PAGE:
How can a funeral not make you think about things differently?

Mon 29 Nov – Sun 5 Dec 2021

Part of the discipline of writing a regular blog is that you have to think ‘What am I actually writing about? What do I want to share with others?’ At one stage I was going to write about how manic last week was (and it was). But then the key thing that happened was my dear friend Stephen’s funeral. I challenge anybody to go to the funeral of a friend or family member and come back without thinking about their life.

Stephen’s Funeral

It happened last Wednesday. As I wrote in my previous blog (read it here), I just about managed to squeeze into my only suit having failed to lose half a stone in a week. Stephen would have laughed about that – all older gay men struggle with their weight. Me and Dave met his partner and best friend then had a long journey with them in the car following the hearse from Fulham to Golders Green.

It was a very nice funeral

Simple with poems and people talking about Stephen. Plus lots of music from his beloved ballet. A bit of chatting afterwards then back in the car to Fulham to be followed by coffee and shared thoughts. A compassionate celebrant and the service had a theme of life being like a glass of champagne. Stephen lived a life of fun times and connections – we all adored being part of that and we were ‘caught up in his slipstream’ as his best friend so brilliantly put it.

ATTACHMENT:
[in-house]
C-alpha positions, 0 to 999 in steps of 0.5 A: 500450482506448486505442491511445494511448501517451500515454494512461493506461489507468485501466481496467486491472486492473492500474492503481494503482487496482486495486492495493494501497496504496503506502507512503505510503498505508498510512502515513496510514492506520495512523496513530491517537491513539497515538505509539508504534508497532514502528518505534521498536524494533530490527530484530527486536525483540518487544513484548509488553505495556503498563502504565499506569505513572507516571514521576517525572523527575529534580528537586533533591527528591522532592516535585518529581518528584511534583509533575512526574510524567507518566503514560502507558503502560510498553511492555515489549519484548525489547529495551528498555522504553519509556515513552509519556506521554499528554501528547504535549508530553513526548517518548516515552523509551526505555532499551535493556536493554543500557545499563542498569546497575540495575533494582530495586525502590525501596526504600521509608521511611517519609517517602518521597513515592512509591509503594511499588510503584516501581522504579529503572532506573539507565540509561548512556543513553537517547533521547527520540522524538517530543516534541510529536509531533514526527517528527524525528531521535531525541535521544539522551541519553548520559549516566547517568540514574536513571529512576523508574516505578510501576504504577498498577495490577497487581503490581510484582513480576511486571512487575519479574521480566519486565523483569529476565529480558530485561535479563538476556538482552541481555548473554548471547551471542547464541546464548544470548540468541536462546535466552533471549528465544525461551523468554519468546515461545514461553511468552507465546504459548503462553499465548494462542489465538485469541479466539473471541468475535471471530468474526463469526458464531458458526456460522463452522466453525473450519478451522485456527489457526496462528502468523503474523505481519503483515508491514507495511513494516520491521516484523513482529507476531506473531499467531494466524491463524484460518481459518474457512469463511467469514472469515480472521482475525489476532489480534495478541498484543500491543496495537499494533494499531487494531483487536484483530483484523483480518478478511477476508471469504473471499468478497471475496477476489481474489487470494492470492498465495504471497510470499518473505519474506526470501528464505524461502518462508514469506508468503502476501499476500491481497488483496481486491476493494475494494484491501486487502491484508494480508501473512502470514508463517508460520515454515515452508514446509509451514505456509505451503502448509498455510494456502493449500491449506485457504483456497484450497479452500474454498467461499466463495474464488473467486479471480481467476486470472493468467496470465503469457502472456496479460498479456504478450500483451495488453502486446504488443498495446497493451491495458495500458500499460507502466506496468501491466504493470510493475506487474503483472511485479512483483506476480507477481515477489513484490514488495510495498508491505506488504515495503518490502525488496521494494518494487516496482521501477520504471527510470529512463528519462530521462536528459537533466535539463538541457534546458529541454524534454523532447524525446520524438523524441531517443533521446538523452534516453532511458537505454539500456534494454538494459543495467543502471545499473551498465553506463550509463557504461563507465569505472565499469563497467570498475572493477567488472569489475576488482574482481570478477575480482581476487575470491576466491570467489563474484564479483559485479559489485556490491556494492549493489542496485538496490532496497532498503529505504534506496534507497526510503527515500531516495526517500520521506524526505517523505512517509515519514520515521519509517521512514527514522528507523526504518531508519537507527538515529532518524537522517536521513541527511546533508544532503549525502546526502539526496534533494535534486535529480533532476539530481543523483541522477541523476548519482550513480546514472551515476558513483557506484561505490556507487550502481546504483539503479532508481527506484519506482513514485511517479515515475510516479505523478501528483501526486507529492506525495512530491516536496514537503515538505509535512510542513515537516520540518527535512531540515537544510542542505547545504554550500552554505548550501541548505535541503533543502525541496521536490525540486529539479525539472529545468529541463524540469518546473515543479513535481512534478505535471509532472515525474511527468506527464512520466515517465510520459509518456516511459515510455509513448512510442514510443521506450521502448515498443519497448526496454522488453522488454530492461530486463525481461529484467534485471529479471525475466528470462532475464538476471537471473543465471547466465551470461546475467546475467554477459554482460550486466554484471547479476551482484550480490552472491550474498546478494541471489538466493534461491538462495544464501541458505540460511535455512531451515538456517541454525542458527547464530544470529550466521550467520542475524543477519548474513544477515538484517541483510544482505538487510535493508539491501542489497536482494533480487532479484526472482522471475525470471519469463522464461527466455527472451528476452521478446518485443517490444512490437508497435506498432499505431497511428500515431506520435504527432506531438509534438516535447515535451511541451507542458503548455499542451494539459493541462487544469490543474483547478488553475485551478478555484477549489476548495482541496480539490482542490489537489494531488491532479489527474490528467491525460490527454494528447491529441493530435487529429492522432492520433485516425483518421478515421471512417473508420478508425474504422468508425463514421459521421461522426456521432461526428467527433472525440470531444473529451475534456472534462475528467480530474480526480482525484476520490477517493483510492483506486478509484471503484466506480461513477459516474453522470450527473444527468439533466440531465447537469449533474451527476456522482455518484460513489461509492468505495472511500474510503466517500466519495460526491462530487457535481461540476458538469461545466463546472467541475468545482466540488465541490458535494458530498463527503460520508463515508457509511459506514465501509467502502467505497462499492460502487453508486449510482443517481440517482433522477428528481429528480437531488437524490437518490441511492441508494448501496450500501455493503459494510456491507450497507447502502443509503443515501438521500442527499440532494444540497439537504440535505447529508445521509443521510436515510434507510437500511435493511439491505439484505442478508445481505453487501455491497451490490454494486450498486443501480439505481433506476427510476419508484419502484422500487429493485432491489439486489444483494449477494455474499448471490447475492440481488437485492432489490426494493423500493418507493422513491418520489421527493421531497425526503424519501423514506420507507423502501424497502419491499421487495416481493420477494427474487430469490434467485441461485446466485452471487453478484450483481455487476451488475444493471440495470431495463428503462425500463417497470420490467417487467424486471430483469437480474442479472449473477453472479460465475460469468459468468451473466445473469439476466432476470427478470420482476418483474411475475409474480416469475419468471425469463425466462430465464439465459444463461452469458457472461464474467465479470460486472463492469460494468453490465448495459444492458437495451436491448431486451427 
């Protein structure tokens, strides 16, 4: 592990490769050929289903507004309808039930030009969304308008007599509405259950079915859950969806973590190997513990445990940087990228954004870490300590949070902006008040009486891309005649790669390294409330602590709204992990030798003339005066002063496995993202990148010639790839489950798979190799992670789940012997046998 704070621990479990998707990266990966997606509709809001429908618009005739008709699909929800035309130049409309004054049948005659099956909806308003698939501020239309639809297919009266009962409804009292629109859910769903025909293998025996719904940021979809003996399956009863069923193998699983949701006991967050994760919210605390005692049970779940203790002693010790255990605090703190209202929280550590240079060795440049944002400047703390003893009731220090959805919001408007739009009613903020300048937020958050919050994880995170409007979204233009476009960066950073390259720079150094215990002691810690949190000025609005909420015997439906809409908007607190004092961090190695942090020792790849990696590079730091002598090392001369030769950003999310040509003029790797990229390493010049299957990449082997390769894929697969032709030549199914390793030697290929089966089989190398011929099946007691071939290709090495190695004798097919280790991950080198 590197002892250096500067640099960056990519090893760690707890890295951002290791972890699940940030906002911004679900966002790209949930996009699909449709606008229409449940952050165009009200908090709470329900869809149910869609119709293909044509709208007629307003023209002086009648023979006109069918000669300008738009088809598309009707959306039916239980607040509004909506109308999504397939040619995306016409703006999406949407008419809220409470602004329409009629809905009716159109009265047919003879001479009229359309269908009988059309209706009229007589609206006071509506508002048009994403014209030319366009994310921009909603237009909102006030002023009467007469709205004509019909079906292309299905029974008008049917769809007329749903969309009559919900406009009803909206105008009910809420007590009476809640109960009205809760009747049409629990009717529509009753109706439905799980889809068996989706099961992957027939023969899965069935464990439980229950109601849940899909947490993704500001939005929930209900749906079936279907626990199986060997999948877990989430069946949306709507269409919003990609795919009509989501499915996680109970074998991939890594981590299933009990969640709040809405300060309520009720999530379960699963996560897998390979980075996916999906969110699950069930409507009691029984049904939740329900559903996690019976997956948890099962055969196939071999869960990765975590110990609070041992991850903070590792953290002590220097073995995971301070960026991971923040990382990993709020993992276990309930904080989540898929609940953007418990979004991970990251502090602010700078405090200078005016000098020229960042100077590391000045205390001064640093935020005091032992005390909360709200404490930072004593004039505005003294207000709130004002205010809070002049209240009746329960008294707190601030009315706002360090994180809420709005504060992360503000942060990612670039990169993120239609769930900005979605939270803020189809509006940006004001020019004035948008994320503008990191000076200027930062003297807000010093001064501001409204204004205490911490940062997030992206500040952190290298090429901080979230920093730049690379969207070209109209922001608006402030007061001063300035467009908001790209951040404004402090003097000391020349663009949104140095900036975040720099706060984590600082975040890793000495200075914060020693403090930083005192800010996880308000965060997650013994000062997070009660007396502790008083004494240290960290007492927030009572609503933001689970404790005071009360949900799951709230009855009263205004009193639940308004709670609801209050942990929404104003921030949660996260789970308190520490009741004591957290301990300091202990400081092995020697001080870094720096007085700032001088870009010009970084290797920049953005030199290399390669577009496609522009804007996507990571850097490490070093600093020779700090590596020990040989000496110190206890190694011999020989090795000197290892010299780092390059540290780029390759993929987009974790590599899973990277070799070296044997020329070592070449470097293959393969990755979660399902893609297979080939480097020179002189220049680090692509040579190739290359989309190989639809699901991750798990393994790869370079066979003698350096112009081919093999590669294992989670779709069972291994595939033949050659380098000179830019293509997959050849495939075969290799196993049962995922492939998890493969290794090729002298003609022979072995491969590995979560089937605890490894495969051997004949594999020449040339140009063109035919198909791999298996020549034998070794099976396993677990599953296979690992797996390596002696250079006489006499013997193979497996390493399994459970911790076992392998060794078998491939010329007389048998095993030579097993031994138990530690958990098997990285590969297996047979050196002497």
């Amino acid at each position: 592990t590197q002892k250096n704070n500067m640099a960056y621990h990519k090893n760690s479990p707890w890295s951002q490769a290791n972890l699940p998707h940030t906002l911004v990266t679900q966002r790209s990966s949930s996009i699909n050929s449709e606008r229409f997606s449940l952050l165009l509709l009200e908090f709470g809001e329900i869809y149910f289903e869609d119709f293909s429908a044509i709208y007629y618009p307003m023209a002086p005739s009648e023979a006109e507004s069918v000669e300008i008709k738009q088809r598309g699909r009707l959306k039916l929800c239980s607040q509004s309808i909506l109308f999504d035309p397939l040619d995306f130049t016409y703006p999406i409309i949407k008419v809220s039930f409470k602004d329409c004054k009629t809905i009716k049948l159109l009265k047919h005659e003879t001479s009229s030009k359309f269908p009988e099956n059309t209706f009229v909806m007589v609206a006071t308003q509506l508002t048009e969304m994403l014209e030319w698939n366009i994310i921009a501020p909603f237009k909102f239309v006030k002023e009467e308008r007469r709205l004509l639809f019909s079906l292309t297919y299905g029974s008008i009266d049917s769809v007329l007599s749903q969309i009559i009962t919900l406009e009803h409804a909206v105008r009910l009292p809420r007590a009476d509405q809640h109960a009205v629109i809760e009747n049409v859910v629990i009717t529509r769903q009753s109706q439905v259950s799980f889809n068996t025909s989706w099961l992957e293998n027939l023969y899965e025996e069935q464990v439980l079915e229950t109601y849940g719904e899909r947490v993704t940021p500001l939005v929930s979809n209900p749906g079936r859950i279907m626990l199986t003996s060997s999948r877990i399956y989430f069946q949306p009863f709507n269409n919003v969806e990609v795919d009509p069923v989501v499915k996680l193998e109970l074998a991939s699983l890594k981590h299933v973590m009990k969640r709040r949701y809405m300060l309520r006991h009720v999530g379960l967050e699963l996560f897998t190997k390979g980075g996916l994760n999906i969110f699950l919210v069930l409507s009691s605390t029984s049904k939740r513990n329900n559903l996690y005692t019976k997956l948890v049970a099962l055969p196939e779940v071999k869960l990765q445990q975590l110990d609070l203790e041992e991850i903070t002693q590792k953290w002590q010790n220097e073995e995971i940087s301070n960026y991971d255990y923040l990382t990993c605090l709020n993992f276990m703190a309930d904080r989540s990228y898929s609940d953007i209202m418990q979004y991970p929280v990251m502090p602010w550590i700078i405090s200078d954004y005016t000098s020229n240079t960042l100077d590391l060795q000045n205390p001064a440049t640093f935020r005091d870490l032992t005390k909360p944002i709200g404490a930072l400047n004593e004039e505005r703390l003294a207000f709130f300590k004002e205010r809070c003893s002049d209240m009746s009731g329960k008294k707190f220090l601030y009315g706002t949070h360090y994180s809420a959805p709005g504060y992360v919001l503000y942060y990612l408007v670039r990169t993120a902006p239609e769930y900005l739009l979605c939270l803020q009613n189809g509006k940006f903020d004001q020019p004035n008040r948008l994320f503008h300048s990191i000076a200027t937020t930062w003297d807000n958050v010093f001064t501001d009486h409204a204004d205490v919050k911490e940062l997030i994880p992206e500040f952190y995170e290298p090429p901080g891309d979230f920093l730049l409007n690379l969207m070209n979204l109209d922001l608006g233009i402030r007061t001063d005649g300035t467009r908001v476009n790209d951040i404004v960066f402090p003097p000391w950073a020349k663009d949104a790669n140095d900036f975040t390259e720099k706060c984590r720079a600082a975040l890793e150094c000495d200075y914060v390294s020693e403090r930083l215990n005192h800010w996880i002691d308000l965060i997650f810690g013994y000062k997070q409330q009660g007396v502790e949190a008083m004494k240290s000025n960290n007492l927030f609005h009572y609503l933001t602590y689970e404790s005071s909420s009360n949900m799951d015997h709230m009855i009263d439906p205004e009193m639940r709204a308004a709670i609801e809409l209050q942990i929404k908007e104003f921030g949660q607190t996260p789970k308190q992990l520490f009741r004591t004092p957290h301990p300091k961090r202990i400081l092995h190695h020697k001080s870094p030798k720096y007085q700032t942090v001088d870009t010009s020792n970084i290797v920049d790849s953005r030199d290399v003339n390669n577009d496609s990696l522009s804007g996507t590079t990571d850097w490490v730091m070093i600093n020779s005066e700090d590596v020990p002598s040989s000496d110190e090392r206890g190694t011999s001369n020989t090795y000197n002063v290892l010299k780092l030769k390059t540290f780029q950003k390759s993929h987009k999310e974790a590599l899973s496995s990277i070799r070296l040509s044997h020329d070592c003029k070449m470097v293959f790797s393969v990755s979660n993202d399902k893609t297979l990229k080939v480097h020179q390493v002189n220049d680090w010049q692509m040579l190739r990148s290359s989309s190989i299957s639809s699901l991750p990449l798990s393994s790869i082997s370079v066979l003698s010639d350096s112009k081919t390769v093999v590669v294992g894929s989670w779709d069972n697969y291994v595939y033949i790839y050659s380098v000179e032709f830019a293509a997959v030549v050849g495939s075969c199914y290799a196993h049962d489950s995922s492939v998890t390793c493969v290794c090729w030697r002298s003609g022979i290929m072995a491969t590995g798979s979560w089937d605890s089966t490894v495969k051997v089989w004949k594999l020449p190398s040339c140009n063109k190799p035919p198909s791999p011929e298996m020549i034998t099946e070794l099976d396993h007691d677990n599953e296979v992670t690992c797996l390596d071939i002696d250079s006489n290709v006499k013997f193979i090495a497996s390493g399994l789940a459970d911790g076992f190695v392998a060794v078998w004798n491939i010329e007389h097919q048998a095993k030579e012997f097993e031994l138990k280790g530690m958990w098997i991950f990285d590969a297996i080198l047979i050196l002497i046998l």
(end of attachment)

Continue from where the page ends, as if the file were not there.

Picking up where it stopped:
You have to be thoughtful

But seriously, how can you not think about things after a funeral? Basically in a 30-45 min period, a life is precised and ‘explained’. That is ultimately what it comes to for all of us. And then that is it. Everything you were is gone. Of course, you are like a stone thrown into water in that the ripples of your life continue. But ultimately even they are gone and nothing is left.

And the point is…?

A funeral must make you think about the bigger things in life. And realise the smallness of us. The big philosophical questions that surround us like ‘Why do we exist?’ and ‘What is the point of it all?’ Particularly if you don’t leave a family behind which is, ultimately, the evolutionary reason for our existence.

Dying lion

Those left behind